East Cape, Mexico



Nov. 18, 2005, Mark Rayor, Vista Sea Sport, Cabo Pulmo, East Cape Diving, Baja California Sur, Mexico:

All is quiet in the East Cape diving areas. The north wind has been blowing all week and we have not been able to get a diving tour off this week. Looking at the long term forecast, East Cape diving weather should be beautiful for Thanksgiving. I can't wait to get back in the water to experience the season changing. It is like watching the leaves on the trees turn when autumn arrives.

When diving conditions at East Cape change, as is taking place right now, a lot of exciting things happen on the Cabo Pulmo coral reefs. The diving water temperature is dropping from the balmy 90 degrees we experienced until September, and it is currently in the high 70's. Normally by year end it is down the low 70's.

With this change comes a migration of different sea life. The edges of the Cabo Pulmo reefs will be littered with electric rays and guitar rays. Cow nose and mobula rays will also appear cruising the edges of the reef. Colorful nudibranchs and Spanish dancers seem to come out of nowhere with the cooler water. Huge pelagic fish also move to shallower locations.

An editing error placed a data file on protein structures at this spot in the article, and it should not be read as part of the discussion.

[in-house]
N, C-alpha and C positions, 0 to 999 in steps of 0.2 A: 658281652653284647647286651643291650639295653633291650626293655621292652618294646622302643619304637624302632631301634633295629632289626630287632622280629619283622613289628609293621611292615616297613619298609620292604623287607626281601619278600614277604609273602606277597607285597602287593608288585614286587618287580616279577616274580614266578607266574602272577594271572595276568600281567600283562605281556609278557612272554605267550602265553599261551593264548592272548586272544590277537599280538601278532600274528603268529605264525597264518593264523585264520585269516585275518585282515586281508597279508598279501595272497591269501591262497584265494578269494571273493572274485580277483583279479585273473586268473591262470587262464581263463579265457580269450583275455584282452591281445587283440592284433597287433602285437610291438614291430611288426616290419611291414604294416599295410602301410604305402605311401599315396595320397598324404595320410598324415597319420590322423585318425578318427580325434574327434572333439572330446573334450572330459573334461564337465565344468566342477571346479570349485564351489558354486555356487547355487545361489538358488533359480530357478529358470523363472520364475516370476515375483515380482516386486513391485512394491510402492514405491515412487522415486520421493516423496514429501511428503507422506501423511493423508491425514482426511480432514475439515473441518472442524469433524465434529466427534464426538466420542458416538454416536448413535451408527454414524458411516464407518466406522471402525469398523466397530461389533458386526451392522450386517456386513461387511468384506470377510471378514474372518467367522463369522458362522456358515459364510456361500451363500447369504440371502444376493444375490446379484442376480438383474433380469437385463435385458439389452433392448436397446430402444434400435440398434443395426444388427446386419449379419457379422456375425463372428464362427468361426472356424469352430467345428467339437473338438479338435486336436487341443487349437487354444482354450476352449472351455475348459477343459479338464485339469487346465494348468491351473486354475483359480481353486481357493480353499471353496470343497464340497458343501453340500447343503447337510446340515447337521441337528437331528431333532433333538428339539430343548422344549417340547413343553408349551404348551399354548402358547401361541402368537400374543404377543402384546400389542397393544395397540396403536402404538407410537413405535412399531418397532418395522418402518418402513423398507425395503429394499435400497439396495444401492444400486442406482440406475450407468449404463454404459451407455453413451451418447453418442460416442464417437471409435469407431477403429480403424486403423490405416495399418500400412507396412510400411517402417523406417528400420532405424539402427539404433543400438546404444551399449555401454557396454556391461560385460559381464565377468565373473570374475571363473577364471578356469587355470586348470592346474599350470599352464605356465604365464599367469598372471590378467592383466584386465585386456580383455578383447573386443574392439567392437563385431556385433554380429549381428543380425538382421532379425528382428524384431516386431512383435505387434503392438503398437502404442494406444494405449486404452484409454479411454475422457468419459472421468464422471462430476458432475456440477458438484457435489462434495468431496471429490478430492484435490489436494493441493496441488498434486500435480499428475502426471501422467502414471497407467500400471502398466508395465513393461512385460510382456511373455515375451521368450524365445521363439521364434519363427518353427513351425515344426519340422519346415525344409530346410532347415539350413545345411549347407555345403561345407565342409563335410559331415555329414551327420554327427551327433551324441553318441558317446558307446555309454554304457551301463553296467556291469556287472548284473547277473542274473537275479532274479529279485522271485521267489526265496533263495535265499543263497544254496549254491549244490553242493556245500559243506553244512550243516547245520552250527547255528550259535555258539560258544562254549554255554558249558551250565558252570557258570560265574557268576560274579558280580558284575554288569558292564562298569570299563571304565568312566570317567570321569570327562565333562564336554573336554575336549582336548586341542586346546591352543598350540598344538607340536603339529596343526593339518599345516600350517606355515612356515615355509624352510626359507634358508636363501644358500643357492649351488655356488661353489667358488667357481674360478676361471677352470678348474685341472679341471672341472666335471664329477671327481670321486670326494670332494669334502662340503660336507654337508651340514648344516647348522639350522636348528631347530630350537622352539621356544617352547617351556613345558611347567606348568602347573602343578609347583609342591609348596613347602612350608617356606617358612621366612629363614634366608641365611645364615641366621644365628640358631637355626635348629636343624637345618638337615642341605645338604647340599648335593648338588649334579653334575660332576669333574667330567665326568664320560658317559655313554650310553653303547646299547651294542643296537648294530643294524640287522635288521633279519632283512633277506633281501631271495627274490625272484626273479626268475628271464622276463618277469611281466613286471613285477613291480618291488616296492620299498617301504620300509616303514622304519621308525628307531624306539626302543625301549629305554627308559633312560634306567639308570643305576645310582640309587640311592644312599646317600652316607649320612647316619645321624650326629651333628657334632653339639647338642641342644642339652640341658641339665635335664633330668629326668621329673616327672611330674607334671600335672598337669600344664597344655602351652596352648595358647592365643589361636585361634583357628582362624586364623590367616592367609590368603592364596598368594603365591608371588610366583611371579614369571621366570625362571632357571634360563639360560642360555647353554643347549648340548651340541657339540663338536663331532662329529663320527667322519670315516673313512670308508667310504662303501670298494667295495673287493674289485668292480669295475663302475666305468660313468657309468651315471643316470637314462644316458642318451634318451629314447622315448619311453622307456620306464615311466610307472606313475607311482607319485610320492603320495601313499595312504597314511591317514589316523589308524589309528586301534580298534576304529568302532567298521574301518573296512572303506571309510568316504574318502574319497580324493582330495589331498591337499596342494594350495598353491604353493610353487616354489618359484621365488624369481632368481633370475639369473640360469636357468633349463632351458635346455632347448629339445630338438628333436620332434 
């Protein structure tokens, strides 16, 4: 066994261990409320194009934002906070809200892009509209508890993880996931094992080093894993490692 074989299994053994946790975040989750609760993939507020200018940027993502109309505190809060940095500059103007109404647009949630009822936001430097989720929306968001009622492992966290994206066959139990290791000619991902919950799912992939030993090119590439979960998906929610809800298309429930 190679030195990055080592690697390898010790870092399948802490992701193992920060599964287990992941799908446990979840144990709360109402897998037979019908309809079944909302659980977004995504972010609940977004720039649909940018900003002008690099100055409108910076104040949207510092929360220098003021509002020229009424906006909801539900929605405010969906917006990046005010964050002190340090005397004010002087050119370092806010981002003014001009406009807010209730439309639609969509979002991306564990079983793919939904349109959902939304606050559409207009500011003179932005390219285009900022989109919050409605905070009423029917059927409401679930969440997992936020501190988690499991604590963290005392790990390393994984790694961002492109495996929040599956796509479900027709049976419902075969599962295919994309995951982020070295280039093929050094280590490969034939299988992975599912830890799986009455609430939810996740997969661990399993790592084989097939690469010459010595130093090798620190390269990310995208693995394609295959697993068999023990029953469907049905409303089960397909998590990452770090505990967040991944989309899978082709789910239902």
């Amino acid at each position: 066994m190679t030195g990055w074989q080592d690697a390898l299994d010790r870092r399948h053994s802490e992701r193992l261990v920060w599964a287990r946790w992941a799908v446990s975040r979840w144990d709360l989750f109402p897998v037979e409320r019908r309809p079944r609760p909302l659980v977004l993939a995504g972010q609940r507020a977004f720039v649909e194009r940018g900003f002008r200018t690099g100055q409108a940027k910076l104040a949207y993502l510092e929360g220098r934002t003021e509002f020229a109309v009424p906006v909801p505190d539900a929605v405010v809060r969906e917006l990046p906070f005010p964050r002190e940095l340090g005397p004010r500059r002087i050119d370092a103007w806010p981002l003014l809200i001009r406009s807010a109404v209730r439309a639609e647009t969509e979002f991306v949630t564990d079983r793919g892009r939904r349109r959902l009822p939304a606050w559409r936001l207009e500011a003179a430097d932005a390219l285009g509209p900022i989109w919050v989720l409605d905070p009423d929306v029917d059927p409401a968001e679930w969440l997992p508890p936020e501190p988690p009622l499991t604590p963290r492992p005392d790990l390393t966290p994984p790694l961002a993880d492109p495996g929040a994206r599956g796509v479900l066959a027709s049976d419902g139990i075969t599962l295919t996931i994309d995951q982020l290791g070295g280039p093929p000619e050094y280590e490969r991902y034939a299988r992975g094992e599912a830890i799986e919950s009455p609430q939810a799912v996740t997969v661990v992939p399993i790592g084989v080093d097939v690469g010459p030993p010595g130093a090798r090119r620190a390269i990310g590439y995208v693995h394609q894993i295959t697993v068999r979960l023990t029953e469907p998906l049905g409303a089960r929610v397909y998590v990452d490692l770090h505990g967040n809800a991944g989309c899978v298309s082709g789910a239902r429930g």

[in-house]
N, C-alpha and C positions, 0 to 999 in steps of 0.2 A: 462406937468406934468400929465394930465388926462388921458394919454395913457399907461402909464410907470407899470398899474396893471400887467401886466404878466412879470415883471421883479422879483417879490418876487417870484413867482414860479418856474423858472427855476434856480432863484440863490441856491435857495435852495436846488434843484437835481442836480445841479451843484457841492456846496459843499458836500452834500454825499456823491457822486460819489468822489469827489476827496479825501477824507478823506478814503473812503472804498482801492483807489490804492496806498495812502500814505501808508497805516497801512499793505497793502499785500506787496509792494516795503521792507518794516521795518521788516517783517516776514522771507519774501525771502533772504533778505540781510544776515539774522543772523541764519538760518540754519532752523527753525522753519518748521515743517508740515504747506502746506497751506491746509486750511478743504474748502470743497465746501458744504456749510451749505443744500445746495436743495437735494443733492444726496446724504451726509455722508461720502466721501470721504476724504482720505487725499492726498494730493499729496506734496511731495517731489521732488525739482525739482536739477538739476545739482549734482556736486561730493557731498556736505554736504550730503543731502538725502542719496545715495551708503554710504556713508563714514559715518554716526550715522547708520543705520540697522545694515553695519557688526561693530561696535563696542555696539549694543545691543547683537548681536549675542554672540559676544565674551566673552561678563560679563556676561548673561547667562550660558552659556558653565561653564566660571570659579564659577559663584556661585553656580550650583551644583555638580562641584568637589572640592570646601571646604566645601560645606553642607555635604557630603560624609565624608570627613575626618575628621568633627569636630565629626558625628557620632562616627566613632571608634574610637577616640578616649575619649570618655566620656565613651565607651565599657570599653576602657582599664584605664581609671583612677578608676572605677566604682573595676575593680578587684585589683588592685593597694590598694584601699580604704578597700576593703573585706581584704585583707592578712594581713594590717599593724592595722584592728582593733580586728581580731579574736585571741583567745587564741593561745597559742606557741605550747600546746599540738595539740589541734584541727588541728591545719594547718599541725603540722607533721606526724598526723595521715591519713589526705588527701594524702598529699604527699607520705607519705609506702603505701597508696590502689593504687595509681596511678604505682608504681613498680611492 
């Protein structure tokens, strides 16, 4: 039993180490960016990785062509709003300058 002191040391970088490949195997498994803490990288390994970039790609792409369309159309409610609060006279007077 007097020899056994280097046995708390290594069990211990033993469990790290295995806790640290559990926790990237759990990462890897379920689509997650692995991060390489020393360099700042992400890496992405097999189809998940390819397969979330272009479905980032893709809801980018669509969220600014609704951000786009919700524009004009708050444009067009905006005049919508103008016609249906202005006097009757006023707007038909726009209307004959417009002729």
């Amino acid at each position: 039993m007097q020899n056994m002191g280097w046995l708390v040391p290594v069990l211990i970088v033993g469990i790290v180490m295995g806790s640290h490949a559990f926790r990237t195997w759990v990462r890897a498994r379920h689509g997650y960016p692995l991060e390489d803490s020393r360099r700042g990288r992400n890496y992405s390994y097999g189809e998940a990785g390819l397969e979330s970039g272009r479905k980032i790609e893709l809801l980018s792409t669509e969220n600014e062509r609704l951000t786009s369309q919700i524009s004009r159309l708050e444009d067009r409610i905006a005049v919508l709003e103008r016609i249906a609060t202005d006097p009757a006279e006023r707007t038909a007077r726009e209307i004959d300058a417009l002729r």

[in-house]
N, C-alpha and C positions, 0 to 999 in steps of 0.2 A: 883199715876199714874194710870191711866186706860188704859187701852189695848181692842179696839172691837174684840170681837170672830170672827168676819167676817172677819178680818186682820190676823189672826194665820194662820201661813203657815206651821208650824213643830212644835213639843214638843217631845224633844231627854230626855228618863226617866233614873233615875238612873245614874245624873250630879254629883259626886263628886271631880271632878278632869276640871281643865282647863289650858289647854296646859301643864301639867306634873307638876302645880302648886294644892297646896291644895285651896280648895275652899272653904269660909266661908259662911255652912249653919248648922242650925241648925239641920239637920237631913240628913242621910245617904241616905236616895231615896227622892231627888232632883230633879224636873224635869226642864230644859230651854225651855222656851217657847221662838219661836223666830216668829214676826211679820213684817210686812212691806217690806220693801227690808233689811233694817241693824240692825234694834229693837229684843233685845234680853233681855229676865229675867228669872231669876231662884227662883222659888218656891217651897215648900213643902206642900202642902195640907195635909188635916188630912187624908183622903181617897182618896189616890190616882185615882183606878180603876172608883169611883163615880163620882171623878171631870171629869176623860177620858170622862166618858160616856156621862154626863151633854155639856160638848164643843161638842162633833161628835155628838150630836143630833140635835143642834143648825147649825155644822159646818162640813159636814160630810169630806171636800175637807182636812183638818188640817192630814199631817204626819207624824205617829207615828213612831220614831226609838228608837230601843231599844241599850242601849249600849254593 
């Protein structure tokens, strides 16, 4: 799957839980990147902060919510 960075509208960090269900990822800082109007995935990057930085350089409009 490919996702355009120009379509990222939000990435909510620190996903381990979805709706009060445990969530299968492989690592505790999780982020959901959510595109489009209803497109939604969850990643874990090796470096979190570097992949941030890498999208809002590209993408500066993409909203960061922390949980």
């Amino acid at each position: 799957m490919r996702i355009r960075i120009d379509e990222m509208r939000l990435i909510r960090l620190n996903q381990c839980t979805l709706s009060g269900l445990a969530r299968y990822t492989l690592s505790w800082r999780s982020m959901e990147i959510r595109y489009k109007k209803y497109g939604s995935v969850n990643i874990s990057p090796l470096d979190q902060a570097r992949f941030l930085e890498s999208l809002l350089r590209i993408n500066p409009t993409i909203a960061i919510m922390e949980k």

The Spanish dancers are hard to spot at first. I'm certain we have swum with thousands of them that blended so well with the foliage on the rocks they were not detected. They are a macro photographers delight. It is a fun discovery when the first one is sighted. Then there is another and another. Look and there are loads of them. How long have they been here? Why didn't we see them before? Beats me! One day soon they will be here.

I don't look forward to pulling on my wet suit after not using it in the comfort of warm water but the rewards of sighting sea life we don't see in the summer will make it worth it.

This will be our twelfth year in Baja diving and every year we discover more of the subtle changes that always take place.